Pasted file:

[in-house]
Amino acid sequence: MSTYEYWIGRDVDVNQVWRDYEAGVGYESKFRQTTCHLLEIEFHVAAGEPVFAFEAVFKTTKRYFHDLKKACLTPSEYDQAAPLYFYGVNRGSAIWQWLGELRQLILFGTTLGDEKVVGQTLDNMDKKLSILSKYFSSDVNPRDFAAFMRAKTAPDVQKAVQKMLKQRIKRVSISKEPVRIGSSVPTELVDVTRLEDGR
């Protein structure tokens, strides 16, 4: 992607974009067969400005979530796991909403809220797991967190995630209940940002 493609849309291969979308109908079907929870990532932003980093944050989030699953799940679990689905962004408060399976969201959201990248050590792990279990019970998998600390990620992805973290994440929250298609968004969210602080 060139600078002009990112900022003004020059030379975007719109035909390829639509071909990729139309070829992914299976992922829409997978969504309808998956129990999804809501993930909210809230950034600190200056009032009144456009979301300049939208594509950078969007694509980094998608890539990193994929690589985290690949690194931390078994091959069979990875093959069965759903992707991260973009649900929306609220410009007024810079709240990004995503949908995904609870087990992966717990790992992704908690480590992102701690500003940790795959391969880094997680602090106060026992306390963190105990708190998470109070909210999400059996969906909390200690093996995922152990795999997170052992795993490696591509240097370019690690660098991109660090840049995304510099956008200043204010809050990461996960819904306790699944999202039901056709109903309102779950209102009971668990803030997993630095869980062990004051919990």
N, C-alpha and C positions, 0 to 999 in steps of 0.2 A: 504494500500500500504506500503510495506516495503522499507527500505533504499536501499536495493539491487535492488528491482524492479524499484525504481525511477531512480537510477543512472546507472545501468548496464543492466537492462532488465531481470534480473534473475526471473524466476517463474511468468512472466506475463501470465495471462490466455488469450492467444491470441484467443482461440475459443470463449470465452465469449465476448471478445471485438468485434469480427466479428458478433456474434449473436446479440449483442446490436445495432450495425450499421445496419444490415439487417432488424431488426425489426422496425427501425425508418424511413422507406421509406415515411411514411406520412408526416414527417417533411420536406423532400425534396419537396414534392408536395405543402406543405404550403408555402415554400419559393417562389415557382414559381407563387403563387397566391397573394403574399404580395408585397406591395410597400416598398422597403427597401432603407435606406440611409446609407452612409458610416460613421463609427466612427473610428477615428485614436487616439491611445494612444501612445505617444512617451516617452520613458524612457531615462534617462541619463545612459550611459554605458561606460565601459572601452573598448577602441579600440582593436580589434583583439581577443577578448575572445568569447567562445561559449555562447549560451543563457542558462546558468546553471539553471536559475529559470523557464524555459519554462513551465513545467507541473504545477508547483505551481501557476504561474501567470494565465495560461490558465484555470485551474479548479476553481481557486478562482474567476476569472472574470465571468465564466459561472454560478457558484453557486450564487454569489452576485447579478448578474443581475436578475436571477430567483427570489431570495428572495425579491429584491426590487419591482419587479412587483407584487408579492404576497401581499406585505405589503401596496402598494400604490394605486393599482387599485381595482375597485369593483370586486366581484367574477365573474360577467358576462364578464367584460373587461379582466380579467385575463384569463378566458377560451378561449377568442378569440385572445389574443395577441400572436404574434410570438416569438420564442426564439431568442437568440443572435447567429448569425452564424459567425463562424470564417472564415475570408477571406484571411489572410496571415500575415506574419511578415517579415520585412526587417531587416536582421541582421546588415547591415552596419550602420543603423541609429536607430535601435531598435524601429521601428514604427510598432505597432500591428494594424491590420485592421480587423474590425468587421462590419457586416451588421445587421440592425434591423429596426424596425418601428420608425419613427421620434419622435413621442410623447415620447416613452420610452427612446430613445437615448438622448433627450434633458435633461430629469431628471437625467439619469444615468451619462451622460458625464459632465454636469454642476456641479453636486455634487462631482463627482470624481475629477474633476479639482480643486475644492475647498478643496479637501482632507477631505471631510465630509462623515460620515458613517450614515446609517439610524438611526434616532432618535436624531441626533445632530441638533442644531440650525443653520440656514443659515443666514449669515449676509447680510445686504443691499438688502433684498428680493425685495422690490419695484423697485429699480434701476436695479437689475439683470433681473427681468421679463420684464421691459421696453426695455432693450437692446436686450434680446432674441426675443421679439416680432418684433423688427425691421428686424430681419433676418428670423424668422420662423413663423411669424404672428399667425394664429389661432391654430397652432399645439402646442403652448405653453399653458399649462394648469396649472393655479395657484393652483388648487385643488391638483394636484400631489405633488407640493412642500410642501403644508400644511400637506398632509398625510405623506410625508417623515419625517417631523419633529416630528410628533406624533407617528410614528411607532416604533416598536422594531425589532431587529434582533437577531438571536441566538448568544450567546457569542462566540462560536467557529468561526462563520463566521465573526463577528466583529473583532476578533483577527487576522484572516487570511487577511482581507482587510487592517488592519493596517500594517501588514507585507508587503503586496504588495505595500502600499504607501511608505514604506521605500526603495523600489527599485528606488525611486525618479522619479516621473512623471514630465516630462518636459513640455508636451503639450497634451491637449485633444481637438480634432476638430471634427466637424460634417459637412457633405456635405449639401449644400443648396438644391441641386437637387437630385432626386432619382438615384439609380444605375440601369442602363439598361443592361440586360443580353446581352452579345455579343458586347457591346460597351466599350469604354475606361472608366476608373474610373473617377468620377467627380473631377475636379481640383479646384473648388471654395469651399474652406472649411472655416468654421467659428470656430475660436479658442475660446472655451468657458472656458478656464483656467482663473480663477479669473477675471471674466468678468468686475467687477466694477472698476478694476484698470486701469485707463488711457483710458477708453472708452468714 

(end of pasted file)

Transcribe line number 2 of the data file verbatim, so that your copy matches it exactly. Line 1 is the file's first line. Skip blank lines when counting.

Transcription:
Amino acid sequence: MSTYEYWIGRDVDVNQVWRDYEAGVGYESKFRQTTCHLLEIEFHVAAGEPVFAFEAVFKTTKRYFHDLKKACLTPSEYDQAAPLYFYGVNRGSAIWQWLGELRQLILFGTTLGDEKVVGQTLDNMDKKLSILSKYFSSDVNPRDFAAFMRAKTAPDVQKAVQKMLKQRIKRVSISKEPVRIGSSVPTELVDVTRLEDGR